Saturday, April 14, 2007

Review: the Downfall of Pompeii

The Downfall of Pompeii is a game by Klaus-Jürgen Wrede for 2-4 players ages 10 and up. Originally published by Amigo, it is distributed in the United States by Mayfair Games. It plays in around 45 minutes.


In 63 AD a strong earthquake heavily damaged the Roman city of Pompeii and scared away many of the inhabitants who feared that the neighboring volcano Vesuvius might be about to erupt. When no eruption was immediately forthcoming, wealthy citizens began moving back to Pompeii, taking advantage of the recent vacancies. For a time, Pompeii enjoyed a bit of a renaissance but the land boom was about to end abruptly with a boom of another sort. On August 24, 79 AD Vesuvius erupted, burying the city in ash and lava and effectively spoiling a fine summer day for a lot of people.

The Downfall of Pompeii is a game played in two parts: the first part simulates the land rush with players trying to put as many citizens as possible into the city; the second part simulates the mad panic of the eruption with players trying to pull as many citizens out of the city and to safety as possible before the city is completely buried.


Inside the large box, you'll find an 8 page color rule booklet, a very attractive game board, a deck of 62 full sized game cards, 140 wooden player tokens, a cloth bag, 45 sturdy tiles, and (best of all) a very cool plastic volcano that fits in a hole in the game board. All of the components are very attractive and functional. The artwork is clear and the iconography is simple to understand. The rule booklet is quite complete with plenty of detailed examples and full color illustrations. Players should have no difficulty learning this game.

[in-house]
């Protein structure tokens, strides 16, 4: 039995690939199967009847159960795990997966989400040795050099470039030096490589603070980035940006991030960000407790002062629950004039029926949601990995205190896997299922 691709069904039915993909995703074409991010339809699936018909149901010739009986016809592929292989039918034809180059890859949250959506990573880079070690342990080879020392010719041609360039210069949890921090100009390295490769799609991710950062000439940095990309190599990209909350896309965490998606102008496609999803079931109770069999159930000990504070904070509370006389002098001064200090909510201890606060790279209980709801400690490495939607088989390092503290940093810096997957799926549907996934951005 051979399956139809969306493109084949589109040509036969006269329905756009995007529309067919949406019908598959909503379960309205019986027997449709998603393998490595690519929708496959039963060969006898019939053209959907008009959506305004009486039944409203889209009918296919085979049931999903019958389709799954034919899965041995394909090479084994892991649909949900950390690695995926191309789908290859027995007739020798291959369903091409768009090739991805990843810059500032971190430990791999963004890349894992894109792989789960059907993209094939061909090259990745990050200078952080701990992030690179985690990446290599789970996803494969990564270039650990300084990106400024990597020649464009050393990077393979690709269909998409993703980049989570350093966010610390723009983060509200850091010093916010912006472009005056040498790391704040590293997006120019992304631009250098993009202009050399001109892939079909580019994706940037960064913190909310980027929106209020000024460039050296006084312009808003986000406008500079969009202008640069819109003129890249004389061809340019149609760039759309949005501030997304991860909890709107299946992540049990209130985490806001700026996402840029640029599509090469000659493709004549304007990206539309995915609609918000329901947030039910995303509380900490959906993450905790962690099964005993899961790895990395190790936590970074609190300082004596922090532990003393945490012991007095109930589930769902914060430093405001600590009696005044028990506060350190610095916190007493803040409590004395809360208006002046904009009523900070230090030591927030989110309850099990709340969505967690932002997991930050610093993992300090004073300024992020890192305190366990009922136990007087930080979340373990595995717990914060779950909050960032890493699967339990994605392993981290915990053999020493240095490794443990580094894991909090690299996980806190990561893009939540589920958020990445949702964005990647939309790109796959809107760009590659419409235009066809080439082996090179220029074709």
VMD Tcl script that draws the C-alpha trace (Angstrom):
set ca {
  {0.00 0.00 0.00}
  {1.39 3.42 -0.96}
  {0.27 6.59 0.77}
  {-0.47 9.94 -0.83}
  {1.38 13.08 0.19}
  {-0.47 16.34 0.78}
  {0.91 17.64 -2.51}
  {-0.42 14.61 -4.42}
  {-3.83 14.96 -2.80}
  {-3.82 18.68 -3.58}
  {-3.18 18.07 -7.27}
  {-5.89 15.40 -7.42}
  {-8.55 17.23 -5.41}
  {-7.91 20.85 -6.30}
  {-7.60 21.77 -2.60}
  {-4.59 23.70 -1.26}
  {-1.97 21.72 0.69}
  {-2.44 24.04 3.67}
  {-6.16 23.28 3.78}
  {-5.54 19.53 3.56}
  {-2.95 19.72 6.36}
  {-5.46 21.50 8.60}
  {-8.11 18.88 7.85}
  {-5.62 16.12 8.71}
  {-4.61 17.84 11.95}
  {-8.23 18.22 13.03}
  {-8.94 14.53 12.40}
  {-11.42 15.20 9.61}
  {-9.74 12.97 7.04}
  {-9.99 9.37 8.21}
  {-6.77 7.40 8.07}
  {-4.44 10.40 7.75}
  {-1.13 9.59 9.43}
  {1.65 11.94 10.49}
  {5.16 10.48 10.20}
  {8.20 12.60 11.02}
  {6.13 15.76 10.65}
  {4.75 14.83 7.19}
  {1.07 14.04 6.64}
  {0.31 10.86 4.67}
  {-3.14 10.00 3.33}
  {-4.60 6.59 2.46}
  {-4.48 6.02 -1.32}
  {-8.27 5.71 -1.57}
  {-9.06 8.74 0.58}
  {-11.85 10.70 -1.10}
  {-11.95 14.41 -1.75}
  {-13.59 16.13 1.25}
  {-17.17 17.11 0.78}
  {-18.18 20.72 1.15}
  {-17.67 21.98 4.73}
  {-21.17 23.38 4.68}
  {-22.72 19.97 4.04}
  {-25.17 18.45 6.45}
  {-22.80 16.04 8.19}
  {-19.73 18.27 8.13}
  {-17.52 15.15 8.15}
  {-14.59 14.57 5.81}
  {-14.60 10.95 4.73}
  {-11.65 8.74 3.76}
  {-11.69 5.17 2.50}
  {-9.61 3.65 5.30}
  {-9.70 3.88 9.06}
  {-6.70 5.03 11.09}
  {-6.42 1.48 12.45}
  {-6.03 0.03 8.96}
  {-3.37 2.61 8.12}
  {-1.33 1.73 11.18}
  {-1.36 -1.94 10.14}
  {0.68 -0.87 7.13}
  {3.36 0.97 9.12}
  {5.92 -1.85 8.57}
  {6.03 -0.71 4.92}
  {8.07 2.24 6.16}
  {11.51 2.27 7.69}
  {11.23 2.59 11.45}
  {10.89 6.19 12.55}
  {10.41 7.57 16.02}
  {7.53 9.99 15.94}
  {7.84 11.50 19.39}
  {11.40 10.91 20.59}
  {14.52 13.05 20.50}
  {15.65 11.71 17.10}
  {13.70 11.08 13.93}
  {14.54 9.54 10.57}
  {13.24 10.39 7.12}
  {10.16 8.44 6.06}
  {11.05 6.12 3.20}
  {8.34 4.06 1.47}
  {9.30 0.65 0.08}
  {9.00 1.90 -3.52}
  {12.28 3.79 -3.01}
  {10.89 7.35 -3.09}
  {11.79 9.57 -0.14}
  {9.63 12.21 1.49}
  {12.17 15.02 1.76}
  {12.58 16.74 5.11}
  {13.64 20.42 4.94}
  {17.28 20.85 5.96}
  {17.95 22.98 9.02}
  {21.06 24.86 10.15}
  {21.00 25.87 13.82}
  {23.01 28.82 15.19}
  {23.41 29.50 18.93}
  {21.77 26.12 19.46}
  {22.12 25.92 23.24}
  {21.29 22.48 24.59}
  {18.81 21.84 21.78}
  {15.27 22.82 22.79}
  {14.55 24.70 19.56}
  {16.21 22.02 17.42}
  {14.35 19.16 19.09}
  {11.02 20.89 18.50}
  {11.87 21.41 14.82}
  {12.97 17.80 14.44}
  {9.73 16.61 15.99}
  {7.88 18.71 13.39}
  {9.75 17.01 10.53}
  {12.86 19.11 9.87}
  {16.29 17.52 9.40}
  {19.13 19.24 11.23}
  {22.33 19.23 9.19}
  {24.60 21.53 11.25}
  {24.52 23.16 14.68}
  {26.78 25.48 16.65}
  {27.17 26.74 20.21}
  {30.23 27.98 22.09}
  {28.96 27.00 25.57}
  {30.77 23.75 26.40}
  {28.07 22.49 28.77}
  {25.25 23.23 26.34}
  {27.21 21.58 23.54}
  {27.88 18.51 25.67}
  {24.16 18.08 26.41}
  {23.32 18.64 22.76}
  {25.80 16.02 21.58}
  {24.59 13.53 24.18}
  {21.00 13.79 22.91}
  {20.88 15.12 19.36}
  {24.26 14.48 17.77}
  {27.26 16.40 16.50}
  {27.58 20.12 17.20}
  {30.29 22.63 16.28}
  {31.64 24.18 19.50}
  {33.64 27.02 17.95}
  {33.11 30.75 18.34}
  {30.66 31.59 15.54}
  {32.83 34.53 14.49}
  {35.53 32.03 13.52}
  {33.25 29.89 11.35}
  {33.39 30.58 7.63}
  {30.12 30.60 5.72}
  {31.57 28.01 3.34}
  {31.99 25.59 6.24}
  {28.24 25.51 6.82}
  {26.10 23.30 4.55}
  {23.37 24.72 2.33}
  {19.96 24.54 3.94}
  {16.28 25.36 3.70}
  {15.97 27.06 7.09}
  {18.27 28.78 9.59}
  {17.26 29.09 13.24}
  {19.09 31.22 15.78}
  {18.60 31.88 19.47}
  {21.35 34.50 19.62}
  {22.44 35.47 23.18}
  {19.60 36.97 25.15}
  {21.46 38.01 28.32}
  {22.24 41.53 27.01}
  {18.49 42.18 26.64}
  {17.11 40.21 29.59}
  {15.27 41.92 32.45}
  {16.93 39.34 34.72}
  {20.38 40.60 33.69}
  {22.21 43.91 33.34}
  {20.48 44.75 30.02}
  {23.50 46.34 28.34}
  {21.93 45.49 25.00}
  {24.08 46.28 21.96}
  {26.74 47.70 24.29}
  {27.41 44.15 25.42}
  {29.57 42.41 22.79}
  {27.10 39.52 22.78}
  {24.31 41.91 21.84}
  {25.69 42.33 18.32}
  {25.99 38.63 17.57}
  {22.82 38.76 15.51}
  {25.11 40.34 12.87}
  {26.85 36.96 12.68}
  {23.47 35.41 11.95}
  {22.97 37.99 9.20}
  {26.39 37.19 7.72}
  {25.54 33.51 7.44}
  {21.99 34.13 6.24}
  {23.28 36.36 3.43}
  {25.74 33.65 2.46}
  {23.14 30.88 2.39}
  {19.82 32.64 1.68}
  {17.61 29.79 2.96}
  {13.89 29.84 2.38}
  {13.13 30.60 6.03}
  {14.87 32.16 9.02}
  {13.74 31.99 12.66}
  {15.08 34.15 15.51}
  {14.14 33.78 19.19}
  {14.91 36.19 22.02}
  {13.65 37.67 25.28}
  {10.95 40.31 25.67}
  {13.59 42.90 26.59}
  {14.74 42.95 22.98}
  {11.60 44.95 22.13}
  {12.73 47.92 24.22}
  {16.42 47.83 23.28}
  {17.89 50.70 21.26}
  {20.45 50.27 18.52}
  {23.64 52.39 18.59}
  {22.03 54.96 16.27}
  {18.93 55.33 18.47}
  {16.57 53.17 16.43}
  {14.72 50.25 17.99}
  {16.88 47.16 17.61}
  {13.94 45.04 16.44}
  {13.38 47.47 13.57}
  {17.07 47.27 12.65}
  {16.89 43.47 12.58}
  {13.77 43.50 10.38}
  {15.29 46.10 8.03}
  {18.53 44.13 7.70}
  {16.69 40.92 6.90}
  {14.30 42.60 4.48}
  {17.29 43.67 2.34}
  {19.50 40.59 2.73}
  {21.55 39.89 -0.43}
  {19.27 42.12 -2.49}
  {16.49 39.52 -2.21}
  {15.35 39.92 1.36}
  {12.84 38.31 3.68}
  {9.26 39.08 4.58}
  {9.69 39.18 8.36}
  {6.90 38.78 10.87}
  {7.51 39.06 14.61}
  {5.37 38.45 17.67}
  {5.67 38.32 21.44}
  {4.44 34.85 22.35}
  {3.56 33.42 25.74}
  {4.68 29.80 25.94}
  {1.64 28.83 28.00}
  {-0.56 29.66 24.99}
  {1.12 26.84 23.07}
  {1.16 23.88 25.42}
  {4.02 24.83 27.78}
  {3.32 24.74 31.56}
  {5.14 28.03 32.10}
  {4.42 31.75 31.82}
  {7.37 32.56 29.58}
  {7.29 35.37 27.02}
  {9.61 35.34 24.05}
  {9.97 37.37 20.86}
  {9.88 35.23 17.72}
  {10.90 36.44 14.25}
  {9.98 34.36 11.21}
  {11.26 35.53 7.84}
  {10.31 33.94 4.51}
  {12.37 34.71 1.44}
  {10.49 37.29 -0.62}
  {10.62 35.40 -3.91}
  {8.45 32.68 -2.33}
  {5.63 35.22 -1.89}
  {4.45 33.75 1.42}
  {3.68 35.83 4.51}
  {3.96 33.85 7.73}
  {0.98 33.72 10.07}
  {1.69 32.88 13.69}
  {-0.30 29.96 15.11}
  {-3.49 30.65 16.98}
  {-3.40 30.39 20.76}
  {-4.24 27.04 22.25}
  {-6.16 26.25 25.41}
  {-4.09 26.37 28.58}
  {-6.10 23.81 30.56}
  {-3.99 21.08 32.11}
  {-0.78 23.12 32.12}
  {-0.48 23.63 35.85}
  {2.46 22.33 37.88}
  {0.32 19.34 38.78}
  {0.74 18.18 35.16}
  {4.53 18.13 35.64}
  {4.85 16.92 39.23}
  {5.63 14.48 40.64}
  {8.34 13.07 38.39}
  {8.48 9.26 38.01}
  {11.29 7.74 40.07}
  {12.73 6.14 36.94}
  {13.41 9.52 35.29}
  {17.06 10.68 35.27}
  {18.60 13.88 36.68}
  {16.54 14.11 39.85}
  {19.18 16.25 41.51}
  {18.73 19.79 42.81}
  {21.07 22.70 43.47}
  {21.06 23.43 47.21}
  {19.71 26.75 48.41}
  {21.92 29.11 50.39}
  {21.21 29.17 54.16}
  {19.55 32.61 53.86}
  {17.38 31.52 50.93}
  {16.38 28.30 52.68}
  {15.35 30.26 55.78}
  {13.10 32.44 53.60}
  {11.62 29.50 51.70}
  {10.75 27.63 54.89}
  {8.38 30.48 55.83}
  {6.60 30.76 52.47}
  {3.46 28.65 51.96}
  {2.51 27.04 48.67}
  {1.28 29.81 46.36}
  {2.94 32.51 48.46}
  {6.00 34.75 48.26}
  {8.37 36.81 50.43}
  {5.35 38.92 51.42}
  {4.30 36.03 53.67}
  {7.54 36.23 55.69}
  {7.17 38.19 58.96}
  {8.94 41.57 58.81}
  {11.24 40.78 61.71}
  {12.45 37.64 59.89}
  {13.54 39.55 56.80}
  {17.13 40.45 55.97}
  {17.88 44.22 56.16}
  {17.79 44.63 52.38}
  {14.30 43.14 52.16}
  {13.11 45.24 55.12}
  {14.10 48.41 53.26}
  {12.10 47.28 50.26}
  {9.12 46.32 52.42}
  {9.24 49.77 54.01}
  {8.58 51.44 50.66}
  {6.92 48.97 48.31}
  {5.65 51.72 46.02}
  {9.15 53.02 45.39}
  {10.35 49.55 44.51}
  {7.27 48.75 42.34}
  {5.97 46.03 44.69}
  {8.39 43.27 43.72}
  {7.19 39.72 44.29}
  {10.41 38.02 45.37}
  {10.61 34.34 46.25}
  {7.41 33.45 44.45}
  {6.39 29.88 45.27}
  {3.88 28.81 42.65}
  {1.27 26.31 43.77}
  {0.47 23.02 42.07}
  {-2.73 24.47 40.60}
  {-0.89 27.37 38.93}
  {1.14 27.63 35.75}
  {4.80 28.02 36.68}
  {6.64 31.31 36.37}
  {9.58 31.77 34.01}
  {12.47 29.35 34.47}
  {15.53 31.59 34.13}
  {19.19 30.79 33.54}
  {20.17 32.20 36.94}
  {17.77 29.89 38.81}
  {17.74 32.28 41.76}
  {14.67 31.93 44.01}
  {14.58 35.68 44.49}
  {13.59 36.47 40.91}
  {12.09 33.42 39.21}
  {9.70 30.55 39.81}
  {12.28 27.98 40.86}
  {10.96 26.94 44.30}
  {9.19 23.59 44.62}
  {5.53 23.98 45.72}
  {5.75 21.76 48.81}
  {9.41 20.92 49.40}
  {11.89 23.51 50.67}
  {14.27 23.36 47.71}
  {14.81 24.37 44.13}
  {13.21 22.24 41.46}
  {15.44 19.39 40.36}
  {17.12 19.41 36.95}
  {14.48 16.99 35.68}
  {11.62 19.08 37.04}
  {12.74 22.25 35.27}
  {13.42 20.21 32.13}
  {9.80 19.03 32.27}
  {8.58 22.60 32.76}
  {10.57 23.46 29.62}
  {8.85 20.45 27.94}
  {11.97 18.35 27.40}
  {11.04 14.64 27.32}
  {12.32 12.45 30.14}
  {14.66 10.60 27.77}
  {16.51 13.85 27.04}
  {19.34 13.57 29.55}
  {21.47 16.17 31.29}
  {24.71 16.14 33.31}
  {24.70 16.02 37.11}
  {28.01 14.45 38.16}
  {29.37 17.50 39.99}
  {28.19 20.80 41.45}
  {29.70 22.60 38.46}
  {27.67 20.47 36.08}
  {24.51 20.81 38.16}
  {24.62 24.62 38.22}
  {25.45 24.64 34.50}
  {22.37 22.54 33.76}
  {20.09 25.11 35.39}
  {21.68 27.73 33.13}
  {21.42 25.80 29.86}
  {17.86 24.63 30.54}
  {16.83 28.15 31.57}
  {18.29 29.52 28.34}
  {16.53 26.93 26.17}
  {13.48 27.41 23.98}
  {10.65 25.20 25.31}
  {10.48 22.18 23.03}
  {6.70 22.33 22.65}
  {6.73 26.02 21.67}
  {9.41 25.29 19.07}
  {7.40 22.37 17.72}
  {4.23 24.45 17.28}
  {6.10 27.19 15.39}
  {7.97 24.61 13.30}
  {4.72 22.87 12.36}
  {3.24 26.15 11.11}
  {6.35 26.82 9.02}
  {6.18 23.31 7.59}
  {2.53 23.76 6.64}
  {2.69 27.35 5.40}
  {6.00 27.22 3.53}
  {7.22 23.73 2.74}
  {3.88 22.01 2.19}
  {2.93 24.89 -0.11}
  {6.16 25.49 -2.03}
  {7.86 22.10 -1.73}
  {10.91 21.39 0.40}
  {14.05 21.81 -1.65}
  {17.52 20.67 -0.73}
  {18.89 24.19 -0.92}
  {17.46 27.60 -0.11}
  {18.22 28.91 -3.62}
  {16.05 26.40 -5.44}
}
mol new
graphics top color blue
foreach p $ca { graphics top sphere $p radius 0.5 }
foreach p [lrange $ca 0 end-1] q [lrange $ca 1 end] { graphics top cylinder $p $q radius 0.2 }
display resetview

This is a pretty simple game that in many ways really feels like two games played back to back.

The first game feels a bit like a card game. Players have a hand of four cards. Each card bears the number of a residence in the city. Players play a card from their hand and then place a citizen in the corresponding residence. Then the player draws another card into his hand and the next player goes. After the first few rounds, a player can earn the right to place more than one citizen at a time in the city by choosing a residence that already has a few citizens in it. Sometimes a player draws an omen card which grants that player the right to appease the volcano gods by picking up another player's citizen token and tossing it into the volcano. I consider this delightful good fun. There's nothing quite like a little human sacrifice to spice up a game, I always say!

Eventually the volcano erupts at which point the first game is over. Players toss out their remaining cards, put any left over citizens back in the box and get ready for the second game.

The second game plays more like a tile laying abstract strategy game. Players take turns drawing a lava tile from the bag. Each tile has a symbol which matches one of the six symbols on the board: helmet, mask, scroll, column, and coin. The tile must be placed adjacent to a matching tile already on the board (or next to the appropriate start space). If it lands on a square that contains citizens then those citizens are unceremoniously chucked into the volcano. (Whee!) After placing a tile the player then tries to move two of his or her citizens closer to one of the city gates. Any citizens that manage to leave the city through one of the city gates count as victory points. He who rescues the most citizens wins!


I really like the Downfall of Pompeii. I like the fact that the game is so very simple to learn. I've been able to teach this game to gamers and non-gamers alike and not once has anyone had any difficulty understanding the game. I also really like the fun of tossing bits into the volcano. Call it sadistic or twisted if you like; I call it good fun. It's not a perfect game. There is definitely a lot of luck. Drawing the right card and getting lucky tile draws counts for quite a bit. Nevertheless there are enough important choices to be made that the better player should win most of the time.

The Downfall of Pompeii plays fast, it's easy to learn, it's attractive, and it's fun. If you're looking for a light family game that you can play with non-gamers and gamers alike you should give it a try.


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